Iran protests: ‘Iron fist’ threatened if unrest continues

Iran’s Revolutionary Guards have cautioned hostile to government dissenters they will confront the country’s “iron clench hand” if political agitation proceeds.

Three days of showings iran protests emitted over falling expectations for everyday comforts.

In any case, a Revolutionary Guards administrator said the iran protests had worsened into individuals droning political mottos and consuming open property.

They are the greatest show of contradiction since tremendous master change revitalizes in 2009. There are reports of two passings.


There were requires the expulsion or demise of Iran’s Supreme pioneer, Ayatollah Ali Khamenei, in the urban areas of Khoramabad, Zanjan and Ahvaz.

Iran’s Islamic Revolutions Guards Corp is an effective power with connections to the nation’s preeminent pioneer, and is devoted to safeguarding the nation’s Islamic framework.

Brigadier-General Esmail Kowsari told the ISNA news organization: “If individuals came into the boulevards over high costs, they ought not have droned those mottos and consumed open property and autos.”

Iran’s inside priest has likewise cautioned the general population to stay away from “illicit social events



 

What has been happening why iran protests start?

iran Protests began in the northeastern city of Mashhad on Thursday and spread to other major cities on Friday.

A small demonstration in Tehran grew to several thousand people on Saturday, and students clashed with police. The protests also became violent in several other towns.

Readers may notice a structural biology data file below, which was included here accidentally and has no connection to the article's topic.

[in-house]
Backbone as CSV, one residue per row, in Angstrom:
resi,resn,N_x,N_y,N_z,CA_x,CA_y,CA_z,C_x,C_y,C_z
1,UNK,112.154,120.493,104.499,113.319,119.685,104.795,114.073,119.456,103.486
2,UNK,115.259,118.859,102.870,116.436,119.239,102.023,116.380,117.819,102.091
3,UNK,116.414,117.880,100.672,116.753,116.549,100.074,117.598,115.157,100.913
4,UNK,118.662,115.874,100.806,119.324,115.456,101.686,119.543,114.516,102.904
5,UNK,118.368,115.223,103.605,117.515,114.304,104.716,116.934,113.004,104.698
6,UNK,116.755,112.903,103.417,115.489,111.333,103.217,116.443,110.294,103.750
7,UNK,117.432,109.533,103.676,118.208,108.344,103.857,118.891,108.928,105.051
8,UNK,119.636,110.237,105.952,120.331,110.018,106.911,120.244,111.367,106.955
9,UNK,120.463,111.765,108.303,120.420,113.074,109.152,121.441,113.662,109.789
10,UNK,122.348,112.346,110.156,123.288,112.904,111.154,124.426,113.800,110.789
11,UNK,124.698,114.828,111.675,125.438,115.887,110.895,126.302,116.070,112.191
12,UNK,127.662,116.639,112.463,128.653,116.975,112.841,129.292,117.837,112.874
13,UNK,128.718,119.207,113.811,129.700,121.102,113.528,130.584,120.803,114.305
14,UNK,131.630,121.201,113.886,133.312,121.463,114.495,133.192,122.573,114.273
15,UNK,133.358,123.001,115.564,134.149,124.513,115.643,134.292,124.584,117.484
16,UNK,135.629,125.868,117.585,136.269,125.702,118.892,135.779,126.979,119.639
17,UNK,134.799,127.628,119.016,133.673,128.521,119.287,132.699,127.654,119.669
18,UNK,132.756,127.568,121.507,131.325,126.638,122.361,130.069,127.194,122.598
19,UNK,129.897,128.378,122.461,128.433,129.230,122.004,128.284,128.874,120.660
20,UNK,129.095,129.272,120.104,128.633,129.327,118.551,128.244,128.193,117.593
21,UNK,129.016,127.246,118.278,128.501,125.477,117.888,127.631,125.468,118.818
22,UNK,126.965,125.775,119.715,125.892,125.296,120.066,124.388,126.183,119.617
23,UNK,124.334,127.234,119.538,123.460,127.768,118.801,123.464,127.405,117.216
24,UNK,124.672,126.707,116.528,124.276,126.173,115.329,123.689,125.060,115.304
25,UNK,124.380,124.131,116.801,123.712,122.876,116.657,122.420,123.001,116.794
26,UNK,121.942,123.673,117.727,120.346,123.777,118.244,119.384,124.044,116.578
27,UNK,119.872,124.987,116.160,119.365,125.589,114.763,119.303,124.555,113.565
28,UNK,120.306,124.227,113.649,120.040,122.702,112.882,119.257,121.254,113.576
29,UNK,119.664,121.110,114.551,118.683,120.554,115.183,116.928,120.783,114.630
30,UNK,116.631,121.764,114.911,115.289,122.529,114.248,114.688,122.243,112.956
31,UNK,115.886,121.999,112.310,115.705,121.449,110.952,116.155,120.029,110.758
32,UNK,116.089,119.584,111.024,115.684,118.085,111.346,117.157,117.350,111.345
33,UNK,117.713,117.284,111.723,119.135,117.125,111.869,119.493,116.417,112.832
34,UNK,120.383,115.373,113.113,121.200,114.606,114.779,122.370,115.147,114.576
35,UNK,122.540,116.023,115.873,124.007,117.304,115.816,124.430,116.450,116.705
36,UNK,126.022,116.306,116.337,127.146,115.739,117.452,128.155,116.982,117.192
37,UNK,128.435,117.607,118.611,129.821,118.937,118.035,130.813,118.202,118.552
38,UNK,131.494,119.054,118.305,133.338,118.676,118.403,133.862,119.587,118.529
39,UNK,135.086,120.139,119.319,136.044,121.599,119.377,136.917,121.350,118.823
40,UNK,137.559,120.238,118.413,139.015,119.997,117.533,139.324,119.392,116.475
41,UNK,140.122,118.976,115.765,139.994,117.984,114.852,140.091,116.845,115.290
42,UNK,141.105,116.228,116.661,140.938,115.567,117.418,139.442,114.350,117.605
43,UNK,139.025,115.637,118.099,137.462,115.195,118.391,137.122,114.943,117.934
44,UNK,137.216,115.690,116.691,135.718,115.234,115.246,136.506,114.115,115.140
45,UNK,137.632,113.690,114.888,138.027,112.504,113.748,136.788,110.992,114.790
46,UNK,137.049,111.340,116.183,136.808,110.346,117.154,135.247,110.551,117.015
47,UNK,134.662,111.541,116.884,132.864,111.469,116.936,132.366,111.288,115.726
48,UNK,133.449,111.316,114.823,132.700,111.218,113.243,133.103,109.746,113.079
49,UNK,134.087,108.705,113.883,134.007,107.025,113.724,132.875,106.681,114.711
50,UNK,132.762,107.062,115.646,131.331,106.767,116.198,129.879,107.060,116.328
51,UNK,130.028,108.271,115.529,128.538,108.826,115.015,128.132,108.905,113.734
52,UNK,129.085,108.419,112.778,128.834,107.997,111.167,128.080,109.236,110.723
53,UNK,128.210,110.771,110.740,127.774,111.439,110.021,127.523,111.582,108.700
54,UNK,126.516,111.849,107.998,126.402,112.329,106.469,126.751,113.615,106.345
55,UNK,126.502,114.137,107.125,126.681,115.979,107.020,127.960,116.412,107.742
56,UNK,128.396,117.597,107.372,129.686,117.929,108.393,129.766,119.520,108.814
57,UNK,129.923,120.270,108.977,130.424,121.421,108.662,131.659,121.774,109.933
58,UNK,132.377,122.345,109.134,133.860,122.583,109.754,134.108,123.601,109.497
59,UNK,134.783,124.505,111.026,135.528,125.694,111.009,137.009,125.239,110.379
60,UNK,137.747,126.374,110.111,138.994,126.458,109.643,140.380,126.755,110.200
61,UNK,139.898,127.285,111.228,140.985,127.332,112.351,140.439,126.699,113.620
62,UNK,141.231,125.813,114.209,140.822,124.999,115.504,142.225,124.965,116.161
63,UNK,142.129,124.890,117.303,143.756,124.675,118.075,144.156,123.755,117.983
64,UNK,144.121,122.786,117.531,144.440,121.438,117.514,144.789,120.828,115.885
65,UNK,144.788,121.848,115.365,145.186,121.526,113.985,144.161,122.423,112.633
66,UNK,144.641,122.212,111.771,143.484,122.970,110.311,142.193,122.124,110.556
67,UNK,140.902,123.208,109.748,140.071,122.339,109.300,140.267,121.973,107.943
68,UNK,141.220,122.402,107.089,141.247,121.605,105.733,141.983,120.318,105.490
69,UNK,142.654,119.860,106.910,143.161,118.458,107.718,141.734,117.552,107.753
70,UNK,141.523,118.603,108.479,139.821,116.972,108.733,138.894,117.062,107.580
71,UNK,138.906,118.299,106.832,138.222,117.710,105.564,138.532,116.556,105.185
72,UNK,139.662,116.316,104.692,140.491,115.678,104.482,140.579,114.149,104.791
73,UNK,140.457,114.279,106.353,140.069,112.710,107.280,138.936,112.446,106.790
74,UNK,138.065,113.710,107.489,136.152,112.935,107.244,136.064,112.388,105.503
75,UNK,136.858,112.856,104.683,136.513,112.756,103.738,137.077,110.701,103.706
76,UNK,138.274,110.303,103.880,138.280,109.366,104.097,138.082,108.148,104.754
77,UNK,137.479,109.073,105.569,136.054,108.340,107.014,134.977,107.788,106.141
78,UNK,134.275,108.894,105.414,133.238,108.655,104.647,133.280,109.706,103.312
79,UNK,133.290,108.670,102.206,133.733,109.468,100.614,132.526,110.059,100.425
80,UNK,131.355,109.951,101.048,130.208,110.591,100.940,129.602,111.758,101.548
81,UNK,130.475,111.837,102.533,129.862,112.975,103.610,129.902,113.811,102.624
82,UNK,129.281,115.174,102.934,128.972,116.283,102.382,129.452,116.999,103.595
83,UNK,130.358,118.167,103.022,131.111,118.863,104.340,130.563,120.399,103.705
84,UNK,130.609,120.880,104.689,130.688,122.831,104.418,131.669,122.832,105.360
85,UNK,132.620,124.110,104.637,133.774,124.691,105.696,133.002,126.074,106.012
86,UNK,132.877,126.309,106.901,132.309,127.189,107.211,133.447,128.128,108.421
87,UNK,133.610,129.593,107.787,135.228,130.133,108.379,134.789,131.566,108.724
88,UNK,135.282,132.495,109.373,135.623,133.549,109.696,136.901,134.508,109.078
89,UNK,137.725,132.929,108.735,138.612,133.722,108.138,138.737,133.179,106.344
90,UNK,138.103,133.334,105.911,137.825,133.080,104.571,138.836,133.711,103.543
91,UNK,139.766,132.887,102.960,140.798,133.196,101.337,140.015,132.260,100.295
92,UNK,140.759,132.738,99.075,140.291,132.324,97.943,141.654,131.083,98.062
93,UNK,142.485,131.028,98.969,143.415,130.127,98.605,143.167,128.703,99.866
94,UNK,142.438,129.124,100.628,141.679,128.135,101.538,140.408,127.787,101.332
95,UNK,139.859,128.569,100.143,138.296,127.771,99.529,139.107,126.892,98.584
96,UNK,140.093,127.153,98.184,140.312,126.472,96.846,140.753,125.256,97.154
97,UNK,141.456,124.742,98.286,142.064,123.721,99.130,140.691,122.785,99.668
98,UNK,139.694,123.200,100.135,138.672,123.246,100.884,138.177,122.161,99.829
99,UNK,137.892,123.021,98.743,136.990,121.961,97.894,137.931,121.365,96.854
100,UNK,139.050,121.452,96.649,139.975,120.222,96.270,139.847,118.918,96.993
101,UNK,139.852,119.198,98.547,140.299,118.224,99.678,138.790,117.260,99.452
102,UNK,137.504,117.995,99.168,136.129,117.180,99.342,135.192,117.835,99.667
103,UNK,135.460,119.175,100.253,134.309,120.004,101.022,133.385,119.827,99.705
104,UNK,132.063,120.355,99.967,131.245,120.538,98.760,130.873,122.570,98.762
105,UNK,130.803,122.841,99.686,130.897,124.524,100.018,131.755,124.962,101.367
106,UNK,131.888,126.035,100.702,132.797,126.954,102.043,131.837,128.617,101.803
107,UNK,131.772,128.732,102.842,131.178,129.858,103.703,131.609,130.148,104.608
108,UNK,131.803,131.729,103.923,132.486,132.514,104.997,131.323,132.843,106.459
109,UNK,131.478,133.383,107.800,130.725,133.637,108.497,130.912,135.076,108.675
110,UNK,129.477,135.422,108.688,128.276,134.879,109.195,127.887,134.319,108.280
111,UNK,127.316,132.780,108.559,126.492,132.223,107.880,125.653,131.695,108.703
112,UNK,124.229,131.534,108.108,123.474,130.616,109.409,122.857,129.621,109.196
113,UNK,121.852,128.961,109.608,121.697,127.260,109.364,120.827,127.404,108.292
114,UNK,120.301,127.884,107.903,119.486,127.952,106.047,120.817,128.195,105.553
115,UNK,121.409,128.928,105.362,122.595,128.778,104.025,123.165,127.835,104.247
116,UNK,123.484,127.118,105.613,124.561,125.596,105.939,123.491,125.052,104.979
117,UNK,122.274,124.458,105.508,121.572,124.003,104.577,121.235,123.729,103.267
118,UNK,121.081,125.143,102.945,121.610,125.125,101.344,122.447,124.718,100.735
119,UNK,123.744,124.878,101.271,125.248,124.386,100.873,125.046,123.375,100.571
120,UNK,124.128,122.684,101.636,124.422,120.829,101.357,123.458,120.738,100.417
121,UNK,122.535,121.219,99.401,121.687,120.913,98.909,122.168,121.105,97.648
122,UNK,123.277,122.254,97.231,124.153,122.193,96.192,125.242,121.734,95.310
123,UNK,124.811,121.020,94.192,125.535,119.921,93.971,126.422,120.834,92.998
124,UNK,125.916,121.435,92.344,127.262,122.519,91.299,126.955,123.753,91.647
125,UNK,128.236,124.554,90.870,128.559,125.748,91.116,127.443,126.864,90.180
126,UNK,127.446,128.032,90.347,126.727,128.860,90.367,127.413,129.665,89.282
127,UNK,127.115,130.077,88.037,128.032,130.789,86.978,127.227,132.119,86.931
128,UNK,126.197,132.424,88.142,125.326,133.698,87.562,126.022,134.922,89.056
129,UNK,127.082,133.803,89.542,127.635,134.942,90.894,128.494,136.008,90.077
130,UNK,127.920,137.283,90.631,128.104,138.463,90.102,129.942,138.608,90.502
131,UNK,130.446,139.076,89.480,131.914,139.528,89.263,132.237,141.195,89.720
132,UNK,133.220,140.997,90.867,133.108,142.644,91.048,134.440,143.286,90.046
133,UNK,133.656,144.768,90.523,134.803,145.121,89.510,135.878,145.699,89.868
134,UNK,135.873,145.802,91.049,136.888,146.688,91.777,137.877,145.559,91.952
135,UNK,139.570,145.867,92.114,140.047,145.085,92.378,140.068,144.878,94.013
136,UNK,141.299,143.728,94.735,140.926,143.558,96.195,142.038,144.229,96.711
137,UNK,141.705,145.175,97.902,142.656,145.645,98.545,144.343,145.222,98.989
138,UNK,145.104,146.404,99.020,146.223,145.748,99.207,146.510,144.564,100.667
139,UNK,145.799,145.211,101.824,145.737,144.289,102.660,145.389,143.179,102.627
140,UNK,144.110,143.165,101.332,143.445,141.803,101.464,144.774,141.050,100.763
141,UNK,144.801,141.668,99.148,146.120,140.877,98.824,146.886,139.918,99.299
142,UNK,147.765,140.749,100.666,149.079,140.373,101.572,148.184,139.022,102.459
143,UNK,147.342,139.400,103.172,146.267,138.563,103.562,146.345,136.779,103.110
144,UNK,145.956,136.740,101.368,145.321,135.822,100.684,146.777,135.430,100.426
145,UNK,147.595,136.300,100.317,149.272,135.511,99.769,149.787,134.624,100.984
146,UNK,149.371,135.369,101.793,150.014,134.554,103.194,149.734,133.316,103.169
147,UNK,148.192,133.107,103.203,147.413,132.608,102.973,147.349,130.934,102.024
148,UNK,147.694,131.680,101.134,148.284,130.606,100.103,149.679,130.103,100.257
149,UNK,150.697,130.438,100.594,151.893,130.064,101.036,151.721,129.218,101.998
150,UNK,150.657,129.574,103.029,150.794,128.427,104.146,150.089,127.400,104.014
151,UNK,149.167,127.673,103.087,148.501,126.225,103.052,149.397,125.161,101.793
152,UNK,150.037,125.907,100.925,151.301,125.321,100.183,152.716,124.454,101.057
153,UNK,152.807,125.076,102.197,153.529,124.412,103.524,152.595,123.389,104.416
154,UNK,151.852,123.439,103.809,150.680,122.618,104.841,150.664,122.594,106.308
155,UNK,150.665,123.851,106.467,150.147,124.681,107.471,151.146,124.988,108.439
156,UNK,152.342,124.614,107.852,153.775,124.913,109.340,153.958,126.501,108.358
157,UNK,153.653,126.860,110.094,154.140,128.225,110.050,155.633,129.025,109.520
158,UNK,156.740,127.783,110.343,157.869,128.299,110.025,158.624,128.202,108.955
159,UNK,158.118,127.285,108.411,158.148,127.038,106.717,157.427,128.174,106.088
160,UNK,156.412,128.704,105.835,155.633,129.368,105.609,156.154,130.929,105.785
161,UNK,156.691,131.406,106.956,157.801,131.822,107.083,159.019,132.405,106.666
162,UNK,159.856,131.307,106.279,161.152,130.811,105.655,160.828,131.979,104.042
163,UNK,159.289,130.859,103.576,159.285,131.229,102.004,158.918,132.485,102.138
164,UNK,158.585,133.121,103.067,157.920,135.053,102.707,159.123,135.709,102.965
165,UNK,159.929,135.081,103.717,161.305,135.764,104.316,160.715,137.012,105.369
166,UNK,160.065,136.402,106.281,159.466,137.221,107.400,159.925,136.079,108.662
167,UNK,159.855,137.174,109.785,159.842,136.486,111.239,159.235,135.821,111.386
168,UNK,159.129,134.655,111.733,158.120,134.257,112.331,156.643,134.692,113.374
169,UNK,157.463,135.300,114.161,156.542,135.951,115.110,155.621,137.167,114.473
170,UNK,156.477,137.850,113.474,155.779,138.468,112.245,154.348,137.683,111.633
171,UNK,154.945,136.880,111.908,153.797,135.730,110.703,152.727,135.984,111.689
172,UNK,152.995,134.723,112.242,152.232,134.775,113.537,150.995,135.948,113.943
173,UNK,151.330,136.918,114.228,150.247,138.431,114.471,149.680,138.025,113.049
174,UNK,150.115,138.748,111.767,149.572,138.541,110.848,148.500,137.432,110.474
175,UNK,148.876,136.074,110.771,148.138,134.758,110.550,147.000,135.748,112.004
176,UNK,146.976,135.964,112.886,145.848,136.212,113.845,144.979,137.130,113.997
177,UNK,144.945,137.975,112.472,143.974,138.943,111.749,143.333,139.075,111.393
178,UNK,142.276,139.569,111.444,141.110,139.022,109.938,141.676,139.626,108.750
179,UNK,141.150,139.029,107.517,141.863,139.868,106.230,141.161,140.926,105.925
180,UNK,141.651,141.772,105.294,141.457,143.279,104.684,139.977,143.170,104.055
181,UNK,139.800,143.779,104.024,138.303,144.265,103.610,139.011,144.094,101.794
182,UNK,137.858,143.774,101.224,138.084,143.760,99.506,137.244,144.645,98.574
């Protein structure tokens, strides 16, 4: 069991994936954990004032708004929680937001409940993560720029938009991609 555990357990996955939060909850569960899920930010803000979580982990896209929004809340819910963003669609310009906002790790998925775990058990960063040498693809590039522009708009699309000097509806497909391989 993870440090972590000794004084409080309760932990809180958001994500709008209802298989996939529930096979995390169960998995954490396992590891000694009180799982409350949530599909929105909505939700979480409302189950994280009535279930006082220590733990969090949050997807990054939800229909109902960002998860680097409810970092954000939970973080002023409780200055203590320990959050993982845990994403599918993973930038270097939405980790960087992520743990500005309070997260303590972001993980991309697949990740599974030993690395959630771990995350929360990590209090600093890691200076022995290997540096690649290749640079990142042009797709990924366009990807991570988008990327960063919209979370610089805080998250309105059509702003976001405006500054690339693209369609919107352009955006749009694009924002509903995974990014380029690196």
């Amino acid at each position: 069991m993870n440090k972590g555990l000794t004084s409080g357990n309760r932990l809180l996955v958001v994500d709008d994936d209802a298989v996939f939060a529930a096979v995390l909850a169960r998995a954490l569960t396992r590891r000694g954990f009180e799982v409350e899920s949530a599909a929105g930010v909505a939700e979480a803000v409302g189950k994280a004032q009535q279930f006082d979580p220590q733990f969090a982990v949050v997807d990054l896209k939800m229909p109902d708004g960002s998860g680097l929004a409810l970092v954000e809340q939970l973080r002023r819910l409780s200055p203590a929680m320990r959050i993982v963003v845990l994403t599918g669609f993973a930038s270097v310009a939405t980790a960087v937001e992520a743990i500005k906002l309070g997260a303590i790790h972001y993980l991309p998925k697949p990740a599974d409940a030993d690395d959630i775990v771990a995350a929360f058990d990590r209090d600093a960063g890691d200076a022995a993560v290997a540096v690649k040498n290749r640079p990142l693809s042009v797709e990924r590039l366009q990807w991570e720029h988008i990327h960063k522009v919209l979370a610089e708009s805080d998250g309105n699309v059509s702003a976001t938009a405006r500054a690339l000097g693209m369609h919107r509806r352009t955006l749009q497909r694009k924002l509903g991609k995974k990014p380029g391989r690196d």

Iran protests Iranian students protest at Tehran University

Among the recent events across Iran:

  • Two people were reported dead in Dorud, after apparently being shot
  • In Abhar, demonstrators set fire to large banners bearing the picture of the supreme leader
  • In Arak, protesters reportedly set fire to the local headquarters of the pro-government Basij militia
  • In Mashhad, protesters burned police motorcycles in a confrontation caught on video

  • The CEO of popular mobile messaging app Telegram said an Iranian account had been suspended for calling for attacks on police
  • There are numerous reports of people losing internet access on their mobile phones

BBC Persian correspondent Kasra Naji said a common factor in all locations has been protesters’ demand for an end to clerical rule in Iran.

There is also anger at Iran’s interventions abroad. In Mashhad, some chanted “not Gaza, not Lebanon, my life for Iran”, a reference to what protesters say is the administration’s focus on foreign rather than domestic issues.

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